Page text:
Tonight felt more like a large party than a gig. Harris’ (still unusual) manner of having sometimes long, casually rambling chats with the audience is irrepressible. It having taken me more than a decade to get used to it, I now fear the day he doesn’t feel like engaging the crowd that way. Few scene ‘stars’ come across on stage as genuine as Harris does, and that goes a long way in the audience reciprocating any way they can – mostly vocally. Fewer still are able to create the impression that singer and audience are so close on an emotional level. When on-form (which is virtually every time I‘ve seen them) the band create a unique atmosphere at their gigs. It’s a sometimes discombobulating mix of emotional exhilaration (created by the music) and observational stand-up (from the self-deprecating humour of Harris).
Of the new material Resolution, Gratitude and Nova were the most special. There was a rare, wonderful moment in the middle of Nova when Ronan's voice gave way as he was overcome with the emotion. Sure, I continue to want more, older classics, and I do still hanker after sets that finish on Electronaut, nevertheless, the current album has, for me, elevated the enjoyment up a notch over the last few tours. Let’s keep this in perspective. I am splitting very fine hairs here, but if any band warrants and earns such close attention and scrutiny its VNV Nation. Almost as if part of a one-man crusade, Harris says at one point that he wants us “…all to leave happier than when you came in.” An admirable goal, and one surpassed with almost ludicrous ease. For some, VNV Nation almost create a psychological connection on a par with religious belief. I don’t quite feel the need to worship, but I can’t tell you how thankful I am that they exist. 8/10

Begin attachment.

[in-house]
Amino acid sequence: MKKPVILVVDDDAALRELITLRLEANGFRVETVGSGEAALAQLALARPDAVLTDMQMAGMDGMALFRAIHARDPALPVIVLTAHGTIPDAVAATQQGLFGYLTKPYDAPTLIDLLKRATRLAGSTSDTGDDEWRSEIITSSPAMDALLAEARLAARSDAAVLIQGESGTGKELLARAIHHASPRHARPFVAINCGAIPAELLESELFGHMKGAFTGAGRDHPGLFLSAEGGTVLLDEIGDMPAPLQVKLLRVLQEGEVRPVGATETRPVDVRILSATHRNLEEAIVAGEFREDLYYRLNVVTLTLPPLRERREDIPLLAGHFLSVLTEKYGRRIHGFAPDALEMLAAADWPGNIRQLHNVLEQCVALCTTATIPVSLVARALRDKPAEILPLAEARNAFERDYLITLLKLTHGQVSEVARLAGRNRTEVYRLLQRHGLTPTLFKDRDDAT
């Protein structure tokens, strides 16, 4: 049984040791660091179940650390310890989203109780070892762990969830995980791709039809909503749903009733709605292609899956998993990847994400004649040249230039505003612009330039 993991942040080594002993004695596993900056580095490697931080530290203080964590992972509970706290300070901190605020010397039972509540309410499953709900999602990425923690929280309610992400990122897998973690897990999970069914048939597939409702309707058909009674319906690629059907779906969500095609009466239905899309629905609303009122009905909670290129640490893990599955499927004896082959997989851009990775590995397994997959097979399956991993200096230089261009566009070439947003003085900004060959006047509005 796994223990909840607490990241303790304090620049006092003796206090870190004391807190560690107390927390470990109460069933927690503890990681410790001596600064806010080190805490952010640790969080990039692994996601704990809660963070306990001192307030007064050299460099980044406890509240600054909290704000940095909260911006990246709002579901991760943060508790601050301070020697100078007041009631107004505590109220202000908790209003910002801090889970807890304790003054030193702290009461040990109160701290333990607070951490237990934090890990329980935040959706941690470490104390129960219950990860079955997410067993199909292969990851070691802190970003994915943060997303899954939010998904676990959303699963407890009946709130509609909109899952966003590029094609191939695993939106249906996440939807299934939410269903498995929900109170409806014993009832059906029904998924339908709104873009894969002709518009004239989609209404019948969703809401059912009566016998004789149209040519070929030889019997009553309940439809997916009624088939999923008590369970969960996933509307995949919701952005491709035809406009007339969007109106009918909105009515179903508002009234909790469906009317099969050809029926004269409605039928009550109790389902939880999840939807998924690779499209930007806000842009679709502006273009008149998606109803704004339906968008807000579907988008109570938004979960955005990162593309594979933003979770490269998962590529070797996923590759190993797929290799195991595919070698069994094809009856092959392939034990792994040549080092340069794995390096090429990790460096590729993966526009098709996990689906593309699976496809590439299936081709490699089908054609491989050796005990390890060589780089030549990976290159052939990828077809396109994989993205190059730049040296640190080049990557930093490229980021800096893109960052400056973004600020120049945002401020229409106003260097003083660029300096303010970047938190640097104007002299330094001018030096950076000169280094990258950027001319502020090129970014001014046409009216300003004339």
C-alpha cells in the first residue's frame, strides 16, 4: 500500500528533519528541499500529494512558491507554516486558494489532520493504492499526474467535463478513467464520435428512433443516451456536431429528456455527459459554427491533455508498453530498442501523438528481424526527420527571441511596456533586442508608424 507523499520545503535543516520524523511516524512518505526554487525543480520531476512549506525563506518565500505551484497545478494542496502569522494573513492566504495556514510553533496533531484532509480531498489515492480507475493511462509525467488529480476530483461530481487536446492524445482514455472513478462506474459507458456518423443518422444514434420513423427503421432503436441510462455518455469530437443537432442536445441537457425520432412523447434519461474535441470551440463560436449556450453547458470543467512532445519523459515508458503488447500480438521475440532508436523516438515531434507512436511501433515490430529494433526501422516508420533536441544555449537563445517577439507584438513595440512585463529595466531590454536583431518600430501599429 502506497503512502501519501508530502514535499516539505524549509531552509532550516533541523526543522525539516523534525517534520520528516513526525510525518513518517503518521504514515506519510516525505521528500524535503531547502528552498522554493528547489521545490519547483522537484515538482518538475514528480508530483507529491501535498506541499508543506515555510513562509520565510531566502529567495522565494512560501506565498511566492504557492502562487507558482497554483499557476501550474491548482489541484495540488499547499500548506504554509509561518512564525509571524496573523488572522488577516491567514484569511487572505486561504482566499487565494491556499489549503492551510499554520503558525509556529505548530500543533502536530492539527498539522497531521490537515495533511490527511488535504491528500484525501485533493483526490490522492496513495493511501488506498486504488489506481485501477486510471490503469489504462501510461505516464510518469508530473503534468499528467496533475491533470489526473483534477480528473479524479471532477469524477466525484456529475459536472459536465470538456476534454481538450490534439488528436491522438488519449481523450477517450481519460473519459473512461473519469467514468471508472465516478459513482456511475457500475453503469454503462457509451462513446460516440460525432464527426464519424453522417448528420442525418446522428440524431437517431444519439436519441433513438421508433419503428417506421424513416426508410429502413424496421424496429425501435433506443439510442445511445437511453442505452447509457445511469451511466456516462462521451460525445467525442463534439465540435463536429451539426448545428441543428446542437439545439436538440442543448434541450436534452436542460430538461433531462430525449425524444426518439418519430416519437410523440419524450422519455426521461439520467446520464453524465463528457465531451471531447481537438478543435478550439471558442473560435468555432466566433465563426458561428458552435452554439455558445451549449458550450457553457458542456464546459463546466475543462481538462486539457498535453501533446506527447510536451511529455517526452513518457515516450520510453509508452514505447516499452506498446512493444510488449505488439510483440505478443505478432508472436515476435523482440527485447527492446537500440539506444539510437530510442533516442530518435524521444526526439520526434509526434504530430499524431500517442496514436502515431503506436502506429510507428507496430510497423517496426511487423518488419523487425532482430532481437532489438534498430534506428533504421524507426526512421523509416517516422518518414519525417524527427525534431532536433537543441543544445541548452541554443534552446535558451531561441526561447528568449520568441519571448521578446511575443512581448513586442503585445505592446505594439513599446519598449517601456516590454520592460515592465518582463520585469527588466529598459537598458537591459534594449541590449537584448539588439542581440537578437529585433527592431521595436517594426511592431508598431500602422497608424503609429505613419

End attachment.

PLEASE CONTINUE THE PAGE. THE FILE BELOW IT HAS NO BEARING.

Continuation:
Live footage on dsoaudio's YouTube Channel